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Banana Bread

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By Ellen Hawks and Ellen Hawks,Sun Staff | March 3, 1999
Ann Rhodes of Cambridge sent an urgent plea for a banana bread recipe. She had lost the one she had while traveling.She wrote that her family enjoyed the bread so much and won't forgive her for losing the recipe.Madeline Collins of Bel Air sent in the recipe chosen by our tester, Laura Reiley. It was taken from the "Fallston Presbyterian Church Cookbook" (1986). It was submitted to the cookbook by Susie and Carol Himmer. Collins says the recipe is easy and makes a very moist bread. "I always make it when I have an abundance of overripe bananas," she wrote.
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By Julie Rothman and Julie Rothman,Special to the Sun | July 2, 2008
Dorothy Boulware of Baltimore used to have a recipe for a banana bread that was made with whole-wheat flour and honey, along with other healthful ingredients. Unfortunately, she no longer has it and was hoping to find a similar one. I searched the Internet and found several possibilities worth testing. The recipe I found on Recipezaar really got my attention with its title, "I Can't Believe It's Reduced-Fat Whole-Wheat Banana Bread." This moist and delicious banana bread tastes wonderfully healthful, and the addition of applesauce and generous spices gives this traditional favorite a hearty taste.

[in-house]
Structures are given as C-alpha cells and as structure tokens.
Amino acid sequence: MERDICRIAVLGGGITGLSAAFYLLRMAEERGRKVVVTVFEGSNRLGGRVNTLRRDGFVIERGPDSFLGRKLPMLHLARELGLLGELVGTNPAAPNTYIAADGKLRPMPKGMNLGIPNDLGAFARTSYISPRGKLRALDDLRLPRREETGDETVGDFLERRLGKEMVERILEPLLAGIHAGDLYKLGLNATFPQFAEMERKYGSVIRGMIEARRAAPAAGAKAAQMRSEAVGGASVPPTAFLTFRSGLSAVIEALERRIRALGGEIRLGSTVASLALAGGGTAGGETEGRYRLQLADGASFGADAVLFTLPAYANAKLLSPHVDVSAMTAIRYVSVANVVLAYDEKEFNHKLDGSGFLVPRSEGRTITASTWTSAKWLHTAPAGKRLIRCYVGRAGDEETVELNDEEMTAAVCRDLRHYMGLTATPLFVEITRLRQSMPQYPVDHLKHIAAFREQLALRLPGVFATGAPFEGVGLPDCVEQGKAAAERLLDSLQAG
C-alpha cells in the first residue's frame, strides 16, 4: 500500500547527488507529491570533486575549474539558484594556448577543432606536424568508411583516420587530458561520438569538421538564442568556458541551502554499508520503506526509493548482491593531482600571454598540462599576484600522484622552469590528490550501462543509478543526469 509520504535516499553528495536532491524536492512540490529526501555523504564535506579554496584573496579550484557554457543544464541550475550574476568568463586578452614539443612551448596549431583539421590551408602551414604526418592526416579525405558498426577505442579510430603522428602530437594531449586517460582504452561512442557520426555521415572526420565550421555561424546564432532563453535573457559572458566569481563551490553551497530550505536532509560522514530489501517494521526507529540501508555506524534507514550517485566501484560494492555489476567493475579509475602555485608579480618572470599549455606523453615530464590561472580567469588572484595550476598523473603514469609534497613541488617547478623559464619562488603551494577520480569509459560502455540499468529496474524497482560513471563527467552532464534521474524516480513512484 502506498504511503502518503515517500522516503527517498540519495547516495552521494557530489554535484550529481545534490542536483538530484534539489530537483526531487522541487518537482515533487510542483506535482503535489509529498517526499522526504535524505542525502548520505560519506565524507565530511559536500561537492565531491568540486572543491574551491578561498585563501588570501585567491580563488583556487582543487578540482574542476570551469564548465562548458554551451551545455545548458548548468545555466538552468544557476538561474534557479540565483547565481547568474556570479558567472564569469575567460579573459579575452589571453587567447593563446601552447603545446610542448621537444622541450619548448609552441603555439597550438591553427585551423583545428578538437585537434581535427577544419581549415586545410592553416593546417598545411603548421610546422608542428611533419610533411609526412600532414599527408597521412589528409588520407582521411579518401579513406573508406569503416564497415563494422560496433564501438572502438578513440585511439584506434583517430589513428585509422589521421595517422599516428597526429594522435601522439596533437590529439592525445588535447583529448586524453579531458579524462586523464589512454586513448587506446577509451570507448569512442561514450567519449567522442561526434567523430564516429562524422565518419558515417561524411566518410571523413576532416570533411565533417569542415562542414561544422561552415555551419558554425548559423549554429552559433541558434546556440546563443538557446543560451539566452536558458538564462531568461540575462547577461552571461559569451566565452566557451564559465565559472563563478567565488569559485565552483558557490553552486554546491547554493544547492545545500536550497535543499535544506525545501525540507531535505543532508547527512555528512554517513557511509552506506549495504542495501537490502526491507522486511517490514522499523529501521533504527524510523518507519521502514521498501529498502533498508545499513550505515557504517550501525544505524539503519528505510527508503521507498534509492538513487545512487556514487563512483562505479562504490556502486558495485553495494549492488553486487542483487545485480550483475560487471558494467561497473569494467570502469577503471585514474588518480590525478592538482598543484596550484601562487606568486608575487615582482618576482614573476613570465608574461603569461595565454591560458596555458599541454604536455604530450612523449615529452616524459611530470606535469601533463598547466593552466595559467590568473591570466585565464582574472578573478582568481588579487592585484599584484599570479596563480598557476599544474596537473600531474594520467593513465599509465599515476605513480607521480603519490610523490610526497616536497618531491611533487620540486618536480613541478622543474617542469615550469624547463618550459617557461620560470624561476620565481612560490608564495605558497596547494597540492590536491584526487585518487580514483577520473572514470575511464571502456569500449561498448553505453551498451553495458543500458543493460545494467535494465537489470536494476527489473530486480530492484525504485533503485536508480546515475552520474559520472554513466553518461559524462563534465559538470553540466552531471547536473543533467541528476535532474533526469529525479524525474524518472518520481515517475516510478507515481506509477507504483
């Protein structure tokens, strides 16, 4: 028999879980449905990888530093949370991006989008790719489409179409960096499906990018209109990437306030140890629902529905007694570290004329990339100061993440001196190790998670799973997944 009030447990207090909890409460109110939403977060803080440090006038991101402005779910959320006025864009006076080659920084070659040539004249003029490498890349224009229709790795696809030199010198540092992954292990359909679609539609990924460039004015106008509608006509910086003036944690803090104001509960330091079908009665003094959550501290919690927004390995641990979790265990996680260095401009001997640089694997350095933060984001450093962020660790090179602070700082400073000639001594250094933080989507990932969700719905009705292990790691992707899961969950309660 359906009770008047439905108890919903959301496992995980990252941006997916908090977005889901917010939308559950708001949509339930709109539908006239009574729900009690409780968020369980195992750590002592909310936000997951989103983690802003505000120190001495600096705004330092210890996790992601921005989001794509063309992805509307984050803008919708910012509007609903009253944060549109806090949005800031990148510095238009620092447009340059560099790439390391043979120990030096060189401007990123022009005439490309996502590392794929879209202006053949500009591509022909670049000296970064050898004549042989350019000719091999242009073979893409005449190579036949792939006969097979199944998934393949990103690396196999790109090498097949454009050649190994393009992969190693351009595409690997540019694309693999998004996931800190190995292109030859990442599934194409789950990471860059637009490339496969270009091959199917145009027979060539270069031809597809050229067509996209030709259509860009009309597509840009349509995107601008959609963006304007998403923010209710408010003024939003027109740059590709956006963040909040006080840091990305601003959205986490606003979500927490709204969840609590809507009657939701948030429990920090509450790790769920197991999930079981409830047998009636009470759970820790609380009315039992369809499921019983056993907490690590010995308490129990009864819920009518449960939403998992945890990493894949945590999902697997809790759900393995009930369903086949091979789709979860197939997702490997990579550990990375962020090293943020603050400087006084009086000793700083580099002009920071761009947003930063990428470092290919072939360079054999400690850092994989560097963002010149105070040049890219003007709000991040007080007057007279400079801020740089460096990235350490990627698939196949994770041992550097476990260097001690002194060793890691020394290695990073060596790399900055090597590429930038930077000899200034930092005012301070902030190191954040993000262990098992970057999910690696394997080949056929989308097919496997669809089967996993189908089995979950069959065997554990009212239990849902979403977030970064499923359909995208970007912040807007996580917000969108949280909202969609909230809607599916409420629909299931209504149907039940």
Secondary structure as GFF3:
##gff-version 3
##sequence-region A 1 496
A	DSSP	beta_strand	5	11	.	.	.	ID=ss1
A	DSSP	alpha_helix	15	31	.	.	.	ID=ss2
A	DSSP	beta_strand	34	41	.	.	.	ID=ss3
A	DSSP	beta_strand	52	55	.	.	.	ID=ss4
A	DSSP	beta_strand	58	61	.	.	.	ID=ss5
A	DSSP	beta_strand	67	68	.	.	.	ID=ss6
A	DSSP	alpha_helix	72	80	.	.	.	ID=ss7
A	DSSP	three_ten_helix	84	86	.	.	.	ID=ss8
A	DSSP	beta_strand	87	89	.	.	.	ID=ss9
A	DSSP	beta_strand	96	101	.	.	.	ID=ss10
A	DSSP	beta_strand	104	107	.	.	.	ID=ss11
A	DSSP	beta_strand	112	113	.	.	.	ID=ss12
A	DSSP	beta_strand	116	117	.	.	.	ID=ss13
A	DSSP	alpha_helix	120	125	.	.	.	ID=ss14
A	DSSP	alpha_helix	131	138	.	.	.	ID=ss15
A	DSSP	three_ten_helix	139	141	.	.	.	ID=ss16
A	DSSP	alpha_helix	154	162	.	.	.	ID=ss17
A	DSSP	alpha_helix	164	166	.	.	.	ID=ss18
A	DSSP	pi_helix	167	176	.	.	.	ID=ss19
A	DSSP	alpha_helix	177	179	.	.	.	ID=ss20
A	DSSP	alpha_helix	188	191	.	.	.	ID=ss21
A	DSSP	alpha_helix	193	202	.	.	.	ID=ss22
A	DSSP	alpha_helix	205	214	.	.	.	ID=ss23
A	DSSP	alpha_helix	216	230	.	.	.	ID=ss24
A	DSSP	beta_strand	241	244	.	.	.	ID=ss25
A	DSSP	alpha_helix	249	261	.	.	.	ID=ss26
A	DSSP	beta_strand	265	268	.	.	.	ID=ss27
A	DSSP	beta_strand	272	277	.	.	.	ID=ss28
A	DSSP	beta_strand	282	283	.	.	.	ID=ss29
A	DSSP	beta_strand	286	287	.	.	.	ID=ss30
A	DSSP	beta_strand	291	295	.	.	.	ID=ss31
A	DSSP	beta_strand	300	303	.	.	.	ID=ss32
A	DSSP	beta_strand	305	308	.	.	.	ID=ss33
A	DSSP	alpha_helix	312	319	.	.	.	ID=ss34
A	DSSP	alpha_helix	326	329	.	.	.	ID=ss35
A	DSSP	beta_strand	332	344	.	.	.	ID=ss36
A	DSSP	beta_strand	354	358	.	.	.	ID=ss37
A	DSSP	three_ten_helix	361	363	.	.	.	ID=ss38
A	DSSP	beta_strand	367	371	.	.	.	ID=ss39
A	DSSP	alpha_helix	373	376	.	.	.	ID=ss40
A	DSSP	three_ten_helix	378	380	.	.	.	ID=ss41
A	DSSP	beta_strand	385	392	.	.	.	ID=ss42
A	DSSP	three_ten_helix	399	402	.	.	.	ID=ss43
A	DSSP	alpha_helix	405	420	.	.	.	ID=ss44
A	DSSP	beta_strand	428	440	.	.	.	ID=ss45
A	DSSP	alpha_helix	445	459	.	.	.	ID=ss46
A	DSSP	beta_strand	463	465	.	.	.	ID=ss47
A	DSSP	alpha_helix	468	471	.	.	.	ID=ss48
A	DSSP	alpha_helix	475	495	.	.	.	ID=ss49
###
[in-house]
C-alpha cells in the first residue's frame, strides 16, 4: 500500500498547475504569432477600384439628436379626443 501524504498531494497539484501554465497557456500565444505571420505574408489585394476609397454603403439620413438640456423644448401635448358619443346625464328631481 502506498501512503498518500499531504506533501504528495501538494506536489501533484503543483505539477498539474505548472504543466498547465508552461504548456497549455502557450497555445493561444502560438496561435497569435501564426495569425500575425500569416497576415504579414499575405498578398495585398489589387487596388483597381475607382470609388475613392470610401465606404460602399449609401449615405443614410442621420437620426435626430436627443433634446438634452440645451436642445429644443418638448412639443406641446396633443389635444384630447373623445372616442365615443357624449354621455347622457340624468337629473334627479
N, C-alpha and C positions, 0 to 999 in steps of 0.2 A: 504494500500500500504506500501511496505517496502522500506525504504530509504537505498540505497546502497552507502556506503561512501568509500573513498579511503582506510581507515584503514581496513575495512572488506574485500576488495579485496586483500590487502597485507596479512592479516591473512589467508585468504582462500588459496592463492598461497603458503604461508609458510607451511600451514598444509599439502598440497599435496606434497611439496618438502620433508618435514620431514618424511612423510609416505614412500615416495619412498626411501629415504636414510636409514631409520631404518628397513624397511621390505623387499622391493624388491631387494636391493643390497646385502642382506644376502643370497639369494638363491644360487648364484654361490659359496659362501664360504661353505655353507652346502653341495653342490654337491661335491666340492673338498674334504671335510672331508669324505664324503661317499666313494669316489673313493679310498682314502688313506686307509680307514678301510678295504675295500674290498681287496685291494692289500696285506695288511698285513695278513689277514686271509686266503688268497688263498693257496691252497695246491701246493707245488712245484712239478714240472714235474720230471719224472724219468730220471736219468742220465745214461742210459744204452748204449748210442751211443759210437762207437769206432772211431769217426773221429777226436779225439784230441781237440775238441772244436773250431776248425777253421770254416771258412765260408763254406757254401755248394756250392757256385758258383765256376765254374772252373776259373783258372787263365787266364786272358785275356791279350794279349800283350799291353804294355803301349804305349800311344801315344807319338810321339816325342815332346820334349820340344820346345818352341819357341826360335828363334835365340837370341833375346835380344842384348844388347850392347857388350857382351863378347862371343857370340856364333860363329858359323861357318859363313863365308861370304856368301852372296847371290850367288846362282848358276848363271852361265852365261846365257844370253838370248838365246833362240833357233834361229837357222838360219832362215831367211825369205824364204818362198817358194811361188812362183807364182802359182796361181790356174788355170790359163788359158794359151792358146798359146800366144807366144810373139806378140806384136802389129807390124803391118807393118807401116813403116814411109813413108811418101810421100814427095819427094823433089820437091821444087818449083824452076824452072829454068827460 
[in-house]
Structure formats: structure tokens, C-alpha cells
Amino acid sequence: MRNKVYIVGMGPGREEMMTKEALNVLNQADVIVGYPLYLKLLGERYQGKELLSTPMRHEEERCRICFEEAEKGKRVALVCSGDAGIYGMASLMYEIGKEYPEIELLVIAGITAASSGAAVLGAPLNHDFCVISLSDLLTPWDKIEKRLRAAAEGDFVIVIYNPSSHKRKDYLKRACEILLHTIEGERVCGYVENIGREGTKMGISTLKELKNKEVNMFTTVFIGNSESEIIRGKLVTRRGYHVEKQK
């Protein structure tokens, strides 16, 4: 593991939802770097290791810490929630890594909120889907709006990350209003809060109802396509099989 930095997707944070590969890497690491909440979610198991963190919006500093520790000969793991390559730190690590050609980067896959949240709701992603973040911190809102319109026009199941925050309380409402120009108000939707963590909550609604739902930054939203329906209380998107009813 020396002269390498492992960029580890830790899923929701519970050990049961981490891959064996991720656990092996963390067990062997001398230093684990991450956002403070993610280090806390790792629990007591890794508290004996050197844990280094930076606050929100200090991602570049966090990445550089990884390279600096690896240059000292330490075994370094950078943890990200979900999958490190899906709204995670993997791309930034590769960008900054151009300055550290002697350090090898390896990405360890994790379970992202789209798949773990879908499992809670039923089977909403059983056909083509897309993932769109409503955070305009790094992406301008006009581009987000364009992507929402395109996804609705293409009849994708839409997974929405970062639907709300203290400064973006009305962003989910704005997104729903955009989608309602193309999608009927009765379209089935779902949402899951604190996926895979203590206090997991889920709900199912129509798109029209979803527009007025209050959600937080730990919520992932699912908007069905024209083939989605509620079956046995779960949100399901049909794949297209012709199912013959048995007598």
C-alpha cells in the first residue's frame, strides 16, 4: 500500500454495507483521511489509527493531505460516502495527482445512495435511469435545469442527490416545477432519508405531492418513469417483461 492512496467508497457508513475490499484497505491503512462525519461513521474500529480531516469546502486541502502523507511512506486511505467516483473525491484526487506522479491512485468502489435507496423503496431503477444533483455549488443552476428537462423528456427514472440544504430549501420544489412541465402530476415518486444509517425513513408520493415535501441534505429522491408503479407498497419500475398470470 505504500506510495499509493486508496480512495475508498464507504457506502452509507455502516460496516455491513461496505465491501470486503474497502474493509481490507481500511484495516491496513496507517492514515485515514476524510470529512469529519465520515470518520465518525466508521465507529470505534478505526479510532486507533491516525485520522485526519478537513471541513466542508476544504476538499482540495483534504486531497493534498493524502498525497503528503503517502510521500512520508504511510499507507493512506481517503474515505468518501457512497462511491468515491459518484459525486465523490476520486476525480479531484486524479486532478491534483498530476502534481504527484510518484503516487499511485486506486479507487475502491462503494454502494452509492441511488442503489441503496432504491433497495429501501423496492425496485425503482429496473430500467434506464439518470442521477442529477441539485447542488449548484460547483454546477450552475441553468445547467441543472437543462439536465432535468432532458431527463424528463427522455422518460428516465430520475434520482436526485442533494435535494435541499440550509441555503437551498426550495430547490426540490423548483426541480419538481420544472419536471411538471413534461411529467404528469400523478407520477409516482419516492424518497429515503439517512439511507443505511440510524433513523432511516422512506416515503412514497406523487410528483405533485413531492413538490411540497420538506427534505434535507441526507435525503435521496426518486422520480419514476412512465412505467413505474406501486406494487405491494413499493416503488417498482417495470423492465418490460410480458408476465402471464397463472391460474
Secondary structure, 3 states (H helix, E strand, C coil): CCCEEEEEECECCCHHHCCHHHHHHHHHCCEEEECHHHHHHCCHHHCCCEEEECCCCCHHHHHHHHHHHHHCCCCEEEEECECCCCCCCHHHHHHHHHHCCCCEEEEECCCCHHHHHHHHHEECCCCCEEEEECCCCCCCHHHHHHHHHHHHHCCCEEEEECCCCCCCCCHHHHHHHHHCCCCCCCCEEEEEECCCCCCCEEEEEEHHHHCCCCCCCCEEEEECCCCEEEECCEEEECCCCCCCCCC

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NEWS
By Betty Rosbottom and Betty Rosbottom,Special to the Sun | April 7, 2002
One of my earliest childhood memories is of my grandmother's delicious banana nut bread. I eagerly awaited her visits and loved meeting her at the Memphis train station. She always stepped off the City of New Orleans holding a huge cardboard box laden with homemade baked goods, including dark golden loaves of banana bread studded with pecans. Our family enjoyed the bread for breakfast or as a mid-afternoon snack or to end our evening meals. We savored the loaves long after MaMa had returned home.
NEWS